3 RESULTS AND DISCUSSION


Various CaO/Fe2O3 oxygen carriers with the size of 8 to 18 mesh were fabricated in this study to study the reactivities with syngas. Experimental results indicate that the size of fabricated oxygen carriers only slightly influenced the reactivities in this study. Fig. 1 compares the highest reactivities achieved for various fabricated CaO/Fe2O3 oxygen carriers with syngas examined in a TGA. Syngas was introduced at 50 minutes of operating time after the temperature of TGA was maintained constant at 900°C. As demonstrated in Fig. 1, the first-order differential thermogravimetric (DTG) values indicated the weight loss was constant first 9 minutes for all fabricated CaO/Fe2O3 oxygen carriers during reduction. A sudden weight loss occurred decrease at 10 minutes after fuel gas was introduced; subsequently, oxygen carriers with higher Fe2O3 contents exhibited higher oxygen releases during reduction. Analyses of flue gas revealed most hydrogen and carbon monoxide were oxidized by oxygen released from fabricated oxygen carriers.

Fig. 1. DTG curve for the reduction of various fabricated CaO/Fe2O3 oxygen carriers.Fig. 1. DTG curve for the reduction of various fabricated CaO/Fe2O3 oxygen carriers.

The reactivity of various fabricated CaO/Fe2O3 oxygen carriers were examined in the TGA operated at 900°C using syngas as reducing gas for ten successive redox cycles. The conversions of fabricated oxygen carriers during the oxidation and reduction were calculated as:

where mo is weight of fully-oxidized oxygen carriers; mr is weight of fully-reduced oxygen carriers; m(t) is weight of oxygen carriers at period of t of each stage.

As depicted in Fig. 2, CaO modified Fe2O3 oxygen carriers demonstrated better reactivity and prolonged stability during redox cycles compared to unmodified Fe2O3. The conversions of fabricated CaO/Fe2O3 oxygen carriers remained between 40 and 70% for ten redox cycles. The conversion of pure Fe2O3 was 55% for first cycle and reduced to roughly 30% for 10th cycle. indicating that the fabricated CaO/Fe2O3 oxygen carriers are capable of providing reasonable reactivity and recyclability for continuous redox operation of syngas combustion.

Fig. 2. Recyclability of different oxygen carriers under the syngas atmosphere.Fig. 2. Recyclability of different oxygen carriers under the syngas atmosphere.

Experimental results revealed in Fig. 2 suggest that CaFe-378 and CaFe-737 oxygen carriers exhibited better stability and recyclability by delivering more than 60% conversions over multiple redox cycles, while conversions decreased evidently for some fabricated oxygen carriers after replicated operations. However, more serious attrition of CaFe-737 was observed during the redox cycles, compared to CaFe-378; therefore, CaFe-378 oxygen carriers were selected over CaFe-737 for following experiments.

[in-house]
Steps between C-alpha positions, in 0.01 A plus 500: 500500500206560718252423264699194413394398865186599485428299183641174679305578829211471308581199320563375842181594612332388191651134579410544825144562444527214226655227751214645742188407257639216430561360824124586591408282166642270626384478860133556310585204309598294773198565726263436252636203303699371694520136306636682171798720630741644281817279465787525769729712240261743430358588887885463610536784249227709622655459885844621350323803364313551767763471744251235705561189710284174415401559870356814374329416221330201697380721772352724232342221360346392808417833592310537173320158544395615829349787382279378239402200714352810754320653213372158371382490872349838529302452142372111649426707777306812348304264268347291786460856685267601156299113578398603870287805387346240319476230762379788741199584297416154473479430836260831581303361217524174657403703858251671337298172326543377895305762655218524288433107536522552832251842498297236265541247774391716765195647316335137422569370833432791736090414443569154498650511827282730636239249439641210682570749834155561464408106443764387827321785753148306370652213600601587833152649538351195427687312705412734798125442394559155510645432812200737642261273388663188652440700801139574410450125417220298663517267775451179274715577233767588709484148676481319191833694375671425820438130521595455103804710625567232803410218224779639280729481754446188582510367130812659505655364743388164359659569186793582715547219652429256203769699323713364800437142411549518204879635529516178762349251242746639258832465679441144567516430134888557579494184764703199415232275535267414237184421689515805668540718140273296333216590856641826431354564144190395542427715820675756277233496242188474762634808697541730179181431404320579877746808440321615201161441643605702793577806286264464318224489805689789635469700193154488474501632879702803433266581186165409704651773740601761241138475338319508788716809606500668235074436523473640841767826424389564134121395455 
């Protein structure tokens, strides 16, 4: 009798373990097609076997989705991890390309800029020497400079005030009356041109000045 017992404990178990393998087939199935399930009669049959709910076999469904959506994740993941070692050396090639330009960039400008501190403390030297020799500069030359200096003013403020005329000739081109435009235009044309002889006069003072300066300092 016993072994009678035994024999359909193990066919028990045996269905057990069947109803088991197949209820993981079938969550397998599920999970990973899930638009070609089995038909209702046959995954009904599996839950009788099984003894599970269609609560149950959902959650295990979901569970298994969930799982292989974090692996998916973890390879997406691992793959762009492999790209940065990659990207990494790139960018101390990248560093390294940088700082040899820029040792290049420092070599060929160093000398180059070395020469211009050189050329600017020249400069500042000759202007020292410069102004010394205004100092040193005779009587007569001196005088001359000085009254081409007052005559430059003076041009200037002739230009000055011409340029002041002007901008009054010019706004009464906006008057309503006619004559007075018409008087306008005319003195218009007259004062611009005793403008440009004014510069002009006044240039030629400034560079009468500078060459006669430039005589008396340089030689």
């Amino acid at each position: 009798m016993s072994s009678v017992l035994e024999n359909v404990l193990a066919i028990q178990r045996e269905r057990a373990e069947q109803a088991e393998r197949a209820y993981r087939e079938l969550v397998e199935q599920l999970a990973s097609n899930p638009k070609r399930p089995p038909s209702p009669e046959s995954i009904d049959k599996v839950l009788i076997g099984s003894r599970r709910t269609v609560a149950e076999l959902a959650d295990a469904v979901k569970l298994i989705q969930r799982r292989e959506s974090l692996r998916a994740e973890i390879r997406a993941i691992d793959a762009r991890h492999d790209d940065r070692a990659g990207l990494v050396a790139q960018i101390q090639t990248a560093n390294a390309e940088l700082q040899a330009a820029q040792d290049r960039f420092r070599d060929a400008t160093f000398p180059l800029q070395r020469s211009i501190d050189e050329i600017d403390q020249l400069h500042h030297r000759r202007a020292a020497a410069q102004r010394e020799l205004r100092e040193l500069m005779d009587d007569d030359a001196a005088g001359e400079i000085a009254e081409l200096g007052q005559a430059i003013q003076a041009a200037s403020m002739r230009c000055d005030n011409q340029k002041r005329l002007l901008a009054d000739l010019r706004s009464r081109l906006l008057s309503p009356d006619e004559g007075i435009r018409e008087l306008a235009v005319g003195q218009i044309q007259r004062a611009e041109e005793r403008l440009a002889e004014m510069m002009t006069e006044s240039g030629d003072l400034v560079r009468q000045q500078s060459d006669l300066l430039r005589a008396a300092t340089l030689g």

The weight variation of CaFe-378 oxygen carriers reduced by syngas in the TGA is illustrated in Fig. 3. The slope of the curve (weight loss rate) shown in Fig. 3 indicates the phase transformations occurred at 3 and 50 minutes. Roughly 20 wt% of oxygen contained in CaFe-378 was rapidly released in first 3 minutes, indicating Fe2O3 was reduced to Fe3O4 in this step. Approximately 72 wt% of oxygen was released during 3 to 50 minutes while Fe3O4 was reduced to FeO. The remaining 8 wt% of oxygen was released during 50 to 150 minutes suggesting the reduction of FeO to Fe.

Fig. 3. Weight variation for the reduction of CaFe-378 conducted with syngas.Fig. 3. Weight variation for the reduction of CaFe-378 conducted with syngas.

The conversions of hydrogen and carbon monoxide by CaFe-378 oxygen carriers reducing with syngas at 800–950°C were calculated. By fitting with different reaction models, the 2-dimension diffusion (D2) model is adequate to illustrate the conversions and to describe the reduction behavior of hydrogen and carbon monoxide by CaFe-378 oxygen carriers. The D2 diffusion model assumes a cylindrical shape for the reactants and considers reactions occurring between the lattices or with molecules that need to penetrate into the lattice, which occured radially through the cylindrical shell with an increased reaction area. The CaFe-378 oxygen carrier had a primarily cylindrical structure. It was observed that the D2 model provides a high correlation coefficient of over 98% when fitting to all experimental data. Hence, the D2 model is suitable for describing the reduction behavior of CaFe-378 during hydrogen and carbon monoxide reduction. The calculated rate constants based on D2 model for hydrogen and carbon monoxide conversions by CaFe-378 oxygen carriers at 800–950°C was summarized in Table 1. The reduction activation energy of H2 and CO by CaFe-378 oxygen carriers was therefore calculated by Arrhenius Equation and determined to be 35.4 kJ mol1 and 46.0 kJ mol1, respectively.